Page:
Albanian Natural Parks: Top 10 Natural Parks to Visit in Albania
Albanian Natural Parks are among the most beautiful in the Balkans. Also, Albania is among the European countries with the largest protected surfaces per overall surface. Among many, these are top 10 must-visit Albanian Natural Parks.
The national park Divjakë-Karavasta in west-central Albania is the largest lagunar area in Albania. It consists of four lagoons with a combined surface of about 5,000 ha. The lagoon of Karavasta is the largest of the area. It alone covers some 4,100 ha which lie west of the hills of Divjaka. The pine belt of Divjaka separates the lagunar landscape from the Adriatic sea.
In recent years, hunting in the area is forbidden. As a result, the already present bird population has increased, turning the park into a bird watcher’s haven. 230 different bird species have been spotted in the area. Some of them include the rare species of the Dalmatian pelican, flamingo, wild duck, eagle, and wader. Although not far from the capital, the Divjakë-Karavasta national park welcomes visitors into a new world of natural splendor.
The protected nautical area of Karaburun-Sazan includes within it mainly the peninsula of Karaburun and the island of Sazan. This coastal park is full of diverse ecosystems of enormous ecological and economic value. The large peninsula of Karaburun stretches far out in the sea in front of the city of Vlora. It marks an imaginative boundary between the Adriatic and Ionian Sea.
Throughout the years, the park has suffered from fire, intensive hunting, and interventions of a military nature. However, the area has recently gained new energy thanks to a more effective protection. Moreover, the efforts to turn the obscure island of Sazan into an interesting, brand new tourist attraction promise added interest in the area.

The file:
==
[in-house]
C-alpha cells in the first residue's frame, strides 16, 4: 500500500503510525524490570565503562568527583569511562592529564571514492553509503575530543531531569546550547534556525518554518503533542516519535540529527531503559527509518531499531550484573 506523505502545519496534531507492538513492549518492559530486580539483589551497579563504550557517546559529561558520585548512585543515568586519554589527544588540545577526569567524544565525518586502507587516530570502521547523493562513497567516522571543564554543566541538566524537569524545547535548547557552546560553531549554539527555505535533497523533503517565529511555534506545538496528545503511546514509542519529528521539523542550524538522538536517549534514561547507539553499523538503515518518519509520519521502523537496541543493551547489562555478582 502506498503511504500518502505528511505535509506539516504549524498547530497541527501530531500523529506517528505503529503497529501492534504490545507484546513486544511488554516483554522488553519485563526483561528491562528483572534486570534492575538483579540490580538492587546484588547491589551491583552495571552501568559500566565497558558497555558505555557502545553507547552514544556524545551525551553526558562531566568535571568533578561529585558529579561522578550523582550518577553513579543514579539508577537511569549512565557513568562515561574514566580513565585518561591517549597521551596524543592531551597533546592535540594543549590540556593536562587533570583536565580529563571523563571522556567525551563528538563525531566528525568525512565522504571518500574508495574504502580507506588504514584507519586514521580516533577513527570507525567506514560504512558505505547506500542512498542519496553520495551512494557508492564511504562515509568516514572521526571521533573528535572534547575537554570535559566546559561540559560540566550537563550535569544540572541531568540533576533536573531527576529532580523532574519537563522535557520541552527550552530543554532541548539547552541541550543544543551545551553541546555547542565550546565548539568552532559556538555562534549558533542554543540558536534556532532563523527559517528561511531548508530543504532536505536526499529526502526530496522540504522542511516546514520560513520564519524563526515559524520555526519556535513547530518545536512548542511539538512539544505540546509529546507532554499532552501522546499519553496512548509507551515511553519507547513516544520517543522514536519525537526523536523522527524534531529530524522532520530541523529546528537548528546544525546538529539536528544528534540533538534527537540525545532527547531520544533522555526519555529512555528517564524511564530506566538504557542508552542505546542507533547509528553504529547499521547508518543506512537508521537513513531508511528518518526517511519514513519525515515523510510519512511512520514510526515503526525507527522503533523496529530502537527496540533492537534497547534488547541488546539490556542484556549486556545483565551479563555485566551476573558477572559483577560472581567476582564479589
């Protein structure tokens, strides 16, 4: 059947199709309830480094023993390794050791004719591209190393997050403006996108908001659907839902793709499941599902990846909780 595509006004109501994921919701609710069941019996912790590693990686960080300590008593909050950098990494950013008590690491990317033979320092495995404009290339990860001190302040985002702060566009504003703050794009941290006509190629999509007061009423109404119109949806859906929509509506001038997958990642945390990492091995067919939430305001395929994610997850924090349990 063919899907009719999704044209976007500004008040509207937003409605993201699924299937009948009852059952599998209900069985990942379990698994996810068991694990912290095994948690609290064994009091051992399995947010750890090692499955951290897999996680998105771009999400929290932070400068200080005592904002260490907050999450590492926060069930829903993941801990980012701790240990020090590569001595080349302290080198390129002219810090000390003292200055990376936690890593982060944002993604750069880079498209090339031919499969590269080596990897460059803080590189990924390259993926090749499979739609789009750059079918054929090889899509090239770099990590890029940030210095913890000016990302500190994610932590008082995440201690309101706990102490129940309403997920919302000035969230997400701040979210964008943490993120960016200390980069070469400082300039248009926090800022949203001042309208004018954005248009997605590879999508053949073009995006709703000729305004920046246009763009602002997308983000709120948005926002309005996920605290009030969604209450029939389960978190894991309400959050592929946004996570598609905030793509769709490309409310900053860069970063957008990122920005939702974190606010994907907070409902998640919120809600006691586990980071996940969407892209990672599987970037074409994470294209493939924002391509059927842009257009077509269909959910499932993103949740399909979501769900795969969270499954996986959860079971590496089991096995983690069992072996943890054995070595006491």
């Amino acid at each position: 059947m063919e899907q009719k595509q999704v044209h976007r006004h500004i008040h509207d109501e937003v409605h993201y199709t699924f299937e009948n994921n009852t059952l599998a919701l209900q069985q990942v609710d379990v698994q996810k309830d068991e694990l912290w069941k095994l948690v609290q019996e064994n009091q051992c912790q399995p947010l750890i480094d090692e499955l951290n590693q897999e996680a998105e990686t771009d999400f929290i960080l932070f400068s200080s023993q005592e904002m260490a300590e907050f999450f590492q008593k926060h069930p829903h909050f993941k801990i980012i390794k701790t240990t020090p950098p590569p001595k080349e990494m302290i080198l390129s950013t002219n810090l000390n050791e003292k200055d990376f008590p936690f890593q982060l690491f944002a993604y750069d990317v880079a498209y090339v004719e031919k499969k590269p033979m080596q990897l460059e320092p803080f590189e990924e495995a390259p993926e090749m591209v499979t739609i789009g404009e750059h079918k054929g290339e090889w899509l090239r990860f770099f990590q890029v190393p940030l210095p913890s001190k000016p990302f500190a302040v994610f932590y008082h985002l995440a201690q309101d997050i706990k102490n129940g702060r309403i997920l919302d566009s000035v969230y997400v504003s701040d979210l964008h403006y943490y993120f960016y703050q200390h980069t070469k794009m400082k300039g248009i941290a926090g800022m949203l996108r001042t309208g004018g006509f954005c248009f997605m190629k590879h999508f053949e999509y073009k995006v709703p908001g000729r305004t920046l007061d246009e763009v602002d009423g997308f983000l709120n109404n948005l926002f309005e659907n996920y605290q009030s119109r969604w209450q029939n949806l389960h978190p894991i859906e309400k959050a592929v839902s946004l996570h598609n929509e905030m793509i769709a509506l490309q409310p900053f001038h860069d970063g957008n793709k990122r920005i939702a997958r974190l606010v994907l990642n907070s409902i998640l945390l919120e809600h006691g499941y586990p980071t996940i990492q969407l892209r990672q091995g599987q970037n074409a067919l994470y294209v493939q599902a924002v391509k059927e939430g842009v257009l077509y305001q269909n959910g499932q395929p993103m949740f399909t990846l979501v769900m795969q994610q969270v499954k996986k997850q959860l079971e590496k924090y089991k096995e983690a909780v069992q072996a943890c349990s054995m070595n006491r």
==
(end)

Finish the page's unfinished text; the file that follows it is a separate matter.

Prespa National Park is a rural lake area in southeast Albania, 45 km northeast of Korça. This region borders similar ecosystems in North Macedonia and Greece. The park is washed by the waters of two main lakes: “Prespa e Madhe” (“Great Prespa”) and “Prespa e Vogel” (“Small Prespa”). These lakes form rocky shores but also some beautiful small sandy beaches, while agricultural villages pop up naturally here and there.
Untouched small islands stand in the midst of both lakes. However, since significant parts of these lakes also fall in the territories of North Macedonia and Greece, only the island of Maligrad belongs to Albania. This picturesque island is the crown jewel of this park both for its natural beauty as well as historical heritage. The traces of an old basilica constructed in the XIV-th century stand within a rocky gravel in Maligrad island. This basilica is particularly famous for its Byzantine mural paintings.
Located near Librazhd, the national park Shebenik-Jabllanicë is one of the least known natural protected areas in the country. However, the 34,000 ha covered by this park is full of beautiful meadows, forests, flowers, and overall sublime vegetation. Part of this park is the precious site of Rrajca, a natural treasure of UNESCO where tall beech trees of universal value thrive.
Several high peaks rise up the area. Meanwhile, 14 glacial lakes and three artificial lakes smooth the steepness of the mountains and create a fulfilling decor. A large number of springs and small waterfalls flow untroubled in their journey from the highlands into the alpine-lake streams and lakes.
5. Valbona Valley
Valbona Valley National Park is in the midst of the Albanian Alps in the north. The Valbona River acts as an axis to the park that covers some 80 square kilometres (50 square miles). There are many natural wonders across this park. Among them, not to be missed are the Jezerca and Kollata mountain peaks, Shoshan canyon and its amazing waterfall, as well as the Valbona waterfall near Gjelaj village.
The Valbona River, park’s protagonist, flows blissfully along oak, beech, and pine forests. Countless other natural beauties such as caves, lakes, forests, treks, and meadows, pop up at every corner, offering visitors a fulfilling experience. Many hiking trails begin from the Valbona valley offering hikers a wide range of choices. Meanwhile, guesthouses and camping grounds stand available to accommodate tourists and outdoor enthusiasts.